Hang On

Fact: I have all my best Oprah “a-ha!” moments in spin class. I don’t know what this is, but every time my butt is on that bike, I get smacked in the face with the most awesome, profound, and obvious thoughts. That’s part of the reason why I say going to spin class is like my version of going to church. It’s a legit spiritual experience for me, one that opens me up to myself and helps me more positively and productively navigate my world.

This is my first week back in the gym since the end of November. Over a month away, and it shows. I’ve been feeling like a newbie, experiencing the same anxiety, going-to-throw-up nervousness that I did when I started there almost one year ago. I think it’s a combination of: 1. realizing that my fitness progress has basically been wiped out, and 2. a mental roadblock of not wanting people to think that I’m one of those people who are new to the gym as of January 1 (Resolutionaries, we’ll call them).


In light of that, I’ve been trying to exude as much confidence as possible, being purposeful in everything I do–from how hard I push myself on the machines/in class, to how I walk through locker room and open my combination lock. I don’t want people thinking  I’m weak or that I’m some flash in the pan gym-joiner.

But between the oncoming monthly hell that is being a woman,  this nagging cold and having been off the workout wagon for awhile, it’s definitely been a difficult transition back. My stamina is shot, and I can barely run. I feel gigantic, puffy, ugly, crazy insecure–worse than I did at my heaviest. I’m still sore from my weights class two days ago. These are all things I had successfully moved way past just a short month ago. But now I’m back here and it sucks.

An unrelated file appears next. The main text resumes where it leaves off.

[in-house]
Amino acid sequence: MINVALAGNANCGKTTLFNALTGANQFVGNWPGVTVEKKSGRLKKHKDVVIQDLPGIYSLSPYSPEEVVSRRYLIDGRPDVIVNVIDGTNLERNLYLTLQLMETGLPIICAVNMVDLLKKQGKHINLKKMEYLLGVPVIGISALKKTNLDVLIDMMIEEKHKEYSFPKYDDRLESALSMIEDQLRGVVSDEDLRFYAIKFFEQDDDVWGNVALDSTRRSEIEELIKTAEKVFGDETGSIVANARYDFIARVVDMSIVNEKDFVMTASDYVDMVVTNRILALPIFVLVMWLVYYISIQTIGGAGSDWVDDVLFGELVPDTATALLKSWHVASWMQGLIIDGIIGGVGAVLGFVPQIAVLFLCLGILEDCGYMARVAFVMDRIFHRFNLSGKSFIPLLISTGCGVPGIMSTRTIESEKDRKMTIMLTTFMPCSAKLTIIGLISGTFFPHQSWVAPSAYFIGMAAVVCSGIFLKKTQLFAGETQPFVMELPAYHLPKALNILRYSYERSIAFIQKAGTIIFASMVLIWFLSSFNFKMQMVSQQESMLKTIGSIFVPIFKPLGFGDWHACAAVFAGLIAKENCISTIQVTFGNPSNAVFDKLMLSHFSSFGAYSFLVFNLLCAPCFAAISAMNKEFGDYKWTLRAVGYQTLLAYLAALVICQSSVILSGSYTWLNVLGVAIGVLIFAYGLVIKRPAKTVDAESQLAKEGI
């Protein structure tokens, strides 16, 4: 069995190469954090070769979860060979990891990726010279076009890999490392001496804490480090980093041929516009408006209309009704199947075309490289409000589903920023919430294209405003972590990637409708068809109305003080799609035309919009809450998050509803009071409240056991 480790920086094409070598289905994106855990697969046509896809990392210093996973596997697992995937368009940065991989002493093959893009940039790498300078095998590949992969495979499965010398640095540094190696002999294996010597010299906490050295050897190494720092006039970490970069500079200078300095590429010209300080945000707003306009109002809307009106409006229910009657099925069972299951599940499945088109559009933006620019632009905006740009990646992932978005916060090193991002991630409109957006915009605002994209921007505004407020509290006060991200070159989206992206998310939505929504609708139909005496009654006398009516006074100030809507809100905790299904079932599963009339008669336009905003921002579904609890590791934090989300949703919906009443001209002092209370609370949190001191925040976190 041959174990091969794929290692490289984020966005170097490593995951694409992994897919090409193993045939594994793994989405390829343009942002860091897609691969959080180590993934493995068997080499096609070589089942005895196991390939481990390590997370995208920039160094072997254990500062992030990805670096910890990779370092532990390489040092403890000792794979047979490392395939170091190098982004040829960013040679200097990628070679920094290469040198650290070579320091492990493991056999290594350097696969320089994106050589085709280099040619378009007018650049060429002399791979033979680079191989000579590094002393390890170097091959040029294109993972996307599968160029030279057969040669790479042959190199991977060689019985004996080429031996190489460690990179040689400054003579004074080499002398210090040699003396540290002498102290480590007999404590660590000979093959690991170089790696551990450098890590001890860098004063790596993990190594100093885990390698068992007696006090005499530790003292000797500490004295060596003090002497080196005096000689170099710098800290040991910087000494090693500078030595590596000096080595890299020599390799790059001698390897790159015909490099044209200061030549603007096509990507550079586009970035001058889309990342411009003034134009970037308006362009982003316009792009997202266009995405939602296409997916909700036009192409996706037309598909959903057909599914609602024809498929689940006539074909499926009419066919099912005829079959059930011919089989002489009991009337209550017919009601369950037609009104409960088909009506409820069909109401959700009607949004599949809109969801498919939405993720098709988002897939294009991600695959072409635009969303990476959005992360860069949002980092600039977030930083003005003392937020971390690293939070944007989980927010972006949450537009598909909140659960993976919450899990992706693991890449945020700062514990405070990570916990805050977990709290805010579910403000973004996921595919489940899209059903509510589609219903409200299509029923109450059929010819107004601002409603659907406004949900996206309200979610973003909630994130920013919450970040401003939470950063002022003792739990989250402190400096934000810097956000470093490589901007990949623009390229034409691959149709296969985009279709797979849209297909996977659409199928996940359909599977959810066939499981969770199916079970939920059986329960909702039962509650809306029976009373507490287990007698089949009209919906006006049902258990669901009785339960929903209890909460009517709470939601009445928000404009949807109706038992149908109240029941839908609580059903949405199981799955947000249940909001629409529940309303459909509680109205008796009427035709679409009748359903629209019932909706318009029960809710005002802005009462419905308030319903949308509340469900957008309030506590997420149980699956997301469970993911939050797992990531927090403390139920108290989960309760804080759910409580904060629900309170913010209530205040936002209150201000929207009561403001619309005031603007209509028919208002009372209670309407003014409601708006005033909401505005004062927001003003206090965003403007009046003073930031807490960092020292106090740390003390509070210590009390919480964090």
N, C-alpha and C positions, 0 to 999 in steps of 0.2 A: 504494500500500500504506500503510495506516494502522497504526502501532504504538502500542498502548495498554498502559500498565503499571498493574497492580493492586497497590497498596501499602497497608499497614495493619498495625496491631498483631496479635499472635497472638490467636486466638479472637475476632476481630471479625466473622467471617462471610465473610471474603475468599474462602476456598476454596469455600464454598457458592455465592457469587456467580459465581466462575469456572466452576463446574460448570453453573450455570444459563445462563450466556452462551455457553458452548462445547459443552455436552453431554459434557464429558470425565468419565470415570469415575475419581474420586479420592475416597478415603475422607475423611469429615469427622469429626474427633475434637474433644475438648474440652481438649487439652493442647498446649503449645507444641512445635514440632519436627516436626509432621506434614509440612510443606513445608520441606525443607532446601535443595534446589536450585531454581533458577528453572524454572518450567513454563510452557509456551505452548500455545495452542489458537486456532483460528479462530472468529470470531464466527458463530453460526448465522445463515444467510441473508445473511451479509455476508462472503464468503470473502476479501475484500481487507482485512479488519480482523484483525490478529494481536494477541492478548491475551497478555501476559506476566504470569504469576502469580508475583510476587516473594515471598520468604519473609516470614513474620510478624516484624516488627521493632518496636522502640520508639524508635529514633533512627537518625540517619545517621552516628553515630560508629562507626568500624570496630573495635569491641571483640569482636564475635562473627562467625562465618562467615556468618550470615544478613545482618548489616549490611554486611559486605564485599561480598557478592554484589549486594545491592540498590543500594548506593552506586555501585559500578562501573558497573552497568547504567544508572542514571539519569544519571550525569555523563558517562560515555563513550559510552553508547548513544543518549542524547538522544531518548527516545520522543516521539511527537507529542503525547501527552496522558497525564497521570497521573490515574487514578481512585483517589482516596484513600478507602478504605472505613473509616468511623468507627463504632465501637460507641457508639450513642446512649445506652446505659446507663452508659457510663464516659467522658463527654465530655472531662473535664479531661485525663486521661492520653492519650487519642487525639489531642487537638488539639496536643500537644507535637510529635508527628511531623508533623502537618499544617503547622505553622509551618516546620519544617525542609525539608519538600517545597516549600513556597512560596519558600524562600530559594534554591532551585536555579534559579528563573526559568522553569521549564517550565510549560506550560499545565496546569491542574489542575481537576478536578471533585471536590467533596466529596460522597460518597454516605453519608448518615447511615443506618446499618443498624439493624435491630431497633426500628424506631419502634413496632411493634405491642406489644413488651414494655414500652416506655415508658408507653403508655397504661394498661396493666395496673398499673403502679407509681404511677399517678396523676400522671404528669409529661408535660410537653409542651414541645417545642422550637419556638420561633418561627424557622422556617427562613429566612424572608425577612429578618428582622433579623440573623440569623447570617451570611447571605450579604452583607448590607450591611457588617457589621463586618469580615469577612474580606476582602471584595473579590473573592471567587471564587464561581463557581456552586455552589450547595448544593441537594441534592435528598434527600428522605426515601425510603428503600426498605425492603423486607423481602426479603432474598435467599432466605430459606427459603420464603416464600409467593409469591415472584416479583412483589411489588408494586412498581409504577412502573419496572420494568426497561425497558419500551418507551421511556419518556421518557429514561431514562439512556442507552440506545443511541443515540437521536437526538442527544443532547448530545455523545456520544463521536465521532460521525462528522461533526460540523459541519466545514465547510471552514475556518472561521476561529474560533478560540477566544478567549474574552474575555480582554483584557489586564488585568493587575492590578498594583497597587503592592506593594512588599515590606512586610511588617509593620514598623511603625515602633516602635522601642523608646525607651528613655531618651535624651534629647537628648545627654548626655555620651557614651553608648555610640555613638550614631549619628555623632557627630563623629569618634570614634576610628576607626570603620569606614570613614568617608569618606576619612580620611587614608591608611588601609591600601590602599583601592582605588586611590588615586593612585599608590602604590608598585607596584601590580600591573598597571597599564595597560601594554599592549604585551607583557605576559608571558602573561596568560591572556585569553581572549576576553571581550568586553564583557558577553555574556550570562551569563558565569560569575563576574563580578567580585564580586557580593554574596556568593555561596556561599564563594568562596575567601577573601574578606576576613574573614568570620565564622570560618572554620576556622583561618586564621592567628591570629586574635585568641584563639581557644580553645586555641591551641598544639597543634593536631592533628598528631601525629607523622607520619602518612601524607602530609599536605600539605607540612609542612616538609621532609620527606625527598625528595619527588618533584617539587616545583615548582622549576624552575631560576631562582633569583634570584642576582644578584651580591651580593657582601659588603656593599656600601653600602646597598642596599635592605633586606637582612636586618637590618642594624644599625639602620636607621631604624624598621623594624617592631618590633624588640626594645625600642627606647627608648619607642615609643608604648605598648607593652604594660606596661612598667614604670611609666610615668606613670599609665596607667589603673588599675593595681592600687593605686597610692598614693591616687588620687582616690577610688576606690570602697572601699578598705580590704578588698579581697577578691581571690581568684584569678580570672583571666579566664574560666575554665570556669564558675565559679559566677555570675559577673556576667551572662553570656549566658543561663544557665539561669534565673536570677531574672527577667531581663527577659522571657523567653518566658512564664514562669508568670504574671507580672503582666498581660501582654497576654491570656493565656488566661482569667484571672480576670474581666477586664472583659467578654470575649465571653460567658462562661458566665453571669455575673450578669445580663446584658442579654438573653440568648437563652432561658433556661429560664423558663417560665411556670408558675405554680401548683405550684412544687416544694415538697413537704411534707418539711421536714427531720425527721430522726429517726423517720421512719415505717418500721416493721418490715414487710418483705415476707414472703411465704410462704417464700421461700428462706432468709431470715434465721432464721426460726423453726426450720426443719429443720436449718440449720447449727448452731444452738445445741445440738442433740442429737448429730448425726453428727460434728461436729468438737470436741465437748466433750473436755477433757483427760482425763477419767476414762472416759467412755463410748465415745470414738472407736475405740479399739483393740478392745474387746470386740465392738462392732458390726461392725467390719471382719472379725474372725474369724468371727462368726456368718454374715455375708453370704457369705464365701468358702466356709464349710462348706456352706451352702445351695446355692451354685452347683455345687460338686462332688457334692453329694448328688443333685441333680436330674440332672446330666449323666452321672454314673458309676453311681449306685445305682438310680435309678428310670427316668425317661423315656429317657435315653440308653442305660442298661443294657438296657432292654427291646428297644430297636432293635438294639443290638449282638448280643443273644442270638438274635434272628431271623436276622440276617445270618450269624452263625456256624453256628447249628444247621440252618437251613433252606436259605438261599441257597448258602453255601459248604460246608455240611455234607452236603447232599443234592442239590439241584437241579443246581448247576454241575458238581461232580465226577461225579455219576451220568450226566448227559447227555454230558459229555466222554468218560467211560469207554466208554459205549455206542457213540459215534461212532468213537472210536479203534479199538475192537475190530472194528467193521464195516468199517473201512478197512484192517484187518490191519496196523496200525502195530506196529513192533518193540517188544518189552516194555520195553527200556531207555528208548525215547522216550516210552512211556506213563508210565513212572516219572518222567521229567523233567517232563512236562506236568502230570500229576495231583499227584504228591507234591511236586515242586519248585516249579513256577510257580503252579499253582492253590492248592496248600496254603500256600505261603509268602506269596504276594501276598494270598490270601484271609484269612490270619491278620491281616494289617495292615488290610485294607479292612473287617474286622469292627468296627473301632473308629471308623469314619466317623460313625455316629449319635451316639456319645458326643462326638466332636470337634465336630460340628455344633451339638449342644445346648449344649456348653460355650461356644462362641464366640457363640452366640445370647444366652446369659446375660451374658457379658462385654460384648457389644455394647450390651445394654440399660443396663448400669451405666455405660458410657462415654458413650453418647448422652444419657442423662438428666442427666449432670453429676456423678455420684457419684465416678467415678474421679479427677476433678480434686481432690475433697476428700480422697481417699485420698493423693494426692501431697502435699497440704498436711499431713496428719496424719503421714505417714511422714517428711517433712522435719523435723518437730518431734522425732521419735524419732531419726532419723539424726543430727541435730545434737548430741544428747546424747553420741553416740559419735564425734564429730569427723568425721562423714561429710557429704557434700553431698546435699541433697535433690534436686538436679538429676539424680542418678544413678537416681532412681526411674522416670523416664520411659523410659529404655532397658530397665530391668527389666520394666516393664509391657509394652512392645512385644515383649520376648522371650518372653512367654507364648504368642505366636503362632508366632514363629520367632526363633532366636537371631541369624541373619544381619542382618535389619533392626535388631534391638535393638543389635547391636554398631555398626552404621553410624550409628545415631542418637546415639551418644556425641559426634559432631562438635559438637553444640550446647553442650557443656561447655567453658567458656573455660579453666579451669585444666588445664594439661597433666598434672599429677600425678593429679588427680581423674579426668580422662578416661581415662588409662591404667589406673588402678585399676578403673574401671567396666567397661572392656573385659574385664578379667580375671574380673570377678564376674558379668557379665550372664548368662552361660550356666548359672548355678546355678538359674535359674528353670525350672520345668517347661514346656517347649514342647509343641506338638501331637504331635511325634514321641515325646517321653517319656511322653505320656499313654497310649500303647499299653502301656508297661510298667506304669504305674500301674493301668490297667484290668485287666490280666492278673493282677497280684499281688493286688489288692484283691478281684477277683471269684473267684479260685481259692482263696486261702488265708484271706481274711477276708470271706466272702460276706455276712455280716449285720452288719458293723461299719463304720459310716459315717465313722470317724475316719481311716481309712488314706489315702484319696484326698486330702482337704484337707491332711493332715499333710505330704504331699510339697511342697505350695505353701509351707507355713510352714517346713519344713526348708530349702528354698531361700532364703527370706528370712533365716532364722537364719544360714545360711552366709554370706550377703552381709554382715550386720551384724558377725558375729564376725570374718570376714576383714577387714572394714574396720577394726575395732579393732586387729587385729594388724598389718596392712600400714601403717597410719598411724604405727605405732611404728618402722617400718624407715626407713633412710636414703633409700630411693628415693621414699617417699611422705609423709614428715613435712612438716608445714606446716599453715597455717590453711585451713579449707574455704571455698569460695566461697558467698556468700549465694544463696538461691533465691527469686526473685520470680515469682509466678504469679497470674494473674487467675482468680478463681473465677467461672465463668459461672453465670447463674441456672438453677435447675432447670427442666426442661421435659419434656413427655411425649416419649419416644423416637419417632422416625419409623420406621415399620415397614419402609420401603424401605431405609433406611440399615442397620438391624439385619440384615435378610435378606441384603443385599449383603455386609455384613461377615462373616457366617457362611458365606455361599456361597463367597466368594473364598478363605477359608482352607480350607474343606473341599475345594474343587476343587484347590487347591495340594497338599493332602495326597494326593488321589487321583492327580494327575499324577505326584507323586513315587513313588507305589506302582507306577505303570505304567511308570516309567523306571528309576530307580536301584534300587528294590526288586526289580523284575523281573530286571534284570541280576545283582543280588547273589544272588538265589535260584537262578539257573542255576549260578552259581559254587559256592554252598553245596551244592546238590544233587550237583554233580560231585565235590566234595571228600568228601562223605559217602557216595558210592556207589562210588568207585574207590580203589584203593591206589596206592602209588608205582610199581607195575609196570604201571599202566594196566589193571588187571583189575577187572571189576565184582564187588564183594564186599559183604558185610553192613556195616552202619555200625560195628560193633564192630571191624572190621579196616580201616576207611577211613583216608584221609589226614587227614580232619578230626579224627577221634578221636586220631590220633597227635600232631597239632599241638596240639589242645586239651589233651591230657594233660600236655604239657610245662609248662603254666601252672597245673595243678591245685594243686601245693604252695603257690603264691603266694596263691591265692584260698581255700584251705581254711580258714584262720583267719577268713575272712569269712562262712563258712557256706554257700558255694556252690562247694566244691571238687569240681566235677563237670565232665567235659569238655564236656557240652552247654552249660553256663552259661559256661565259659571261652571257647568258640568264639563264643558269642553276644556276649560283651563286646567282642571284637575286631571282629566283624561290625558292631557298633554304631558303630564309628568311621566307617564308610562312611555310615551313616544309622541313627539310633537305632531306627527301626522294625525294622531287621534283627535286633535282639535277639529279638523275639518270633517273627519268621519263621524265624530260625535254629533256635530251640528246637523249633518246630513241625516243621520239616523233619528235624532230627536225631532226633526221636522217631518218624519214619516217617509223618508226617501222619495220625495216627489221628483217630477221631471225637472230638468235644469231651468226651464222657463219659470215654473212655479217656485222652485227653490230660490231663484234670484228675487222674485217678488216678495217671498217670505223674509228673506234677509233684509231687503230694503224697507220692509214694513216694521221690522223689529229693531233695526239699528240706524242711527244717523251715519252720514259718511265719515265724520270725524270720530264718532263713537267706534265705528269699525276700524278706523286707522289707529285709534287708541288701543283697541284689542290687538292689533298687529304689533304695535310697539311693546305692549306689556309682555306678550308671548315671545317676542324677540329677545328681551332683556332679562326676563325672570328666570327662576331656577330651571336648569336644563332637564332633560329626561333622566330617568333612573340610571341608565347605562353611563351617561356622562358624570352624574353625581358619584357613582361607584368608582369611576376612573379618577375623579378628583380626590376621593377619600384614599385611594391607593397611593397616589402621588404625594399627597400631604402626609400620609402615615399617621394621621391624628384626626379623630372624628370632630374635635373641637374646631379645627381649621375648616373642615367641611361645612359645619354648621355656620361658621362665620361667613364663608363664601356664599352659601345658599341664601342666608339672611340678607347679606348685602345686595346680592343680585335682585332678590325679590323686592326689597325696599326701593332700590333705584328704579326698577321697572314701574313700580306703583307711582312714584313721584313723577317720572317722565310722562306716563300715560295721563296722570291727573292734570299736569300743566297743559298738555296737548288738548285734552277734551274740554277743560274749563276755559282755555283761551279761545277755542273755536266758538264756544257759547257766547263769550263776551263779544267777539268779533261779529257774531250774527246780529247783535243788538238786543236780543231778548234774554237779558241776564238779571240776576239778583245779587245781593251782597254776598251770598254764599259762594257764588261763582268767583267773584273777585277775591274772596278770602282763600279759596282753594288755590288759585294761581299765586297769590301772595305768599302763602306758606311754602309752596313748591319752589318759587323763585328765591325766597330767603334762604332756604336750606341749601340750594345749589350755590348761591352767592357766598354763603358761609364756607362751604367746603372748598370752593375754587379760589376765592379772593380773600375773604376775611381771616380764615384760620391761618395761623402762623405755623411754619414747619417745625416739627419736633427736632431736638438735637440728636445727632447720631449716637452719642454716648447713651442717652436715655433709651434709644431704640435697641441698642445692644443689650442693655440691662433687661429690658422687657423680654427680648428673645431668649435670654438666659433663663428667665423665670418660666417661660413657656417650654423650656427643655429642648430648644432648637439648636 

Which is why last night’s “mass”, my first time back in the pew/on the bike since the end of November, was so powerful.

104356916335294464_WrpjjzO5_cAll off this doubt and insecurity, negativity and worry, was running over and over in my mind. I felt it rise up violently each time I caught myself in the mirror. And I was pissed. Why did I stop? Why was I back here again? I don’t want to know this gross person anymore! Why is she still here?

And then as it tends to do in my life, a song came on that changed everything.

All These Things That I’ve Done by The Killers. One line in particular replayed in my head over and over, long after I left class:

When you can’t hold on, hold on. 

hold on

Yes! Over and over in life we give up. In all things big and small, we pump the brakes or sometimes even come to a screeching halt when we feel challenged or things appear too difficult to manage. But this year, and forever after, when those roadblocks pop up, I want to accelerate through them. When I feel like giving up, I want to push even harder. Stop over thinking, worrying, analyzing, doubting, and just do. Be. There just can’t be any other option than to keep going. Hold on.

When you can’t hold on, hold on.


2 thoughts on “Hang On

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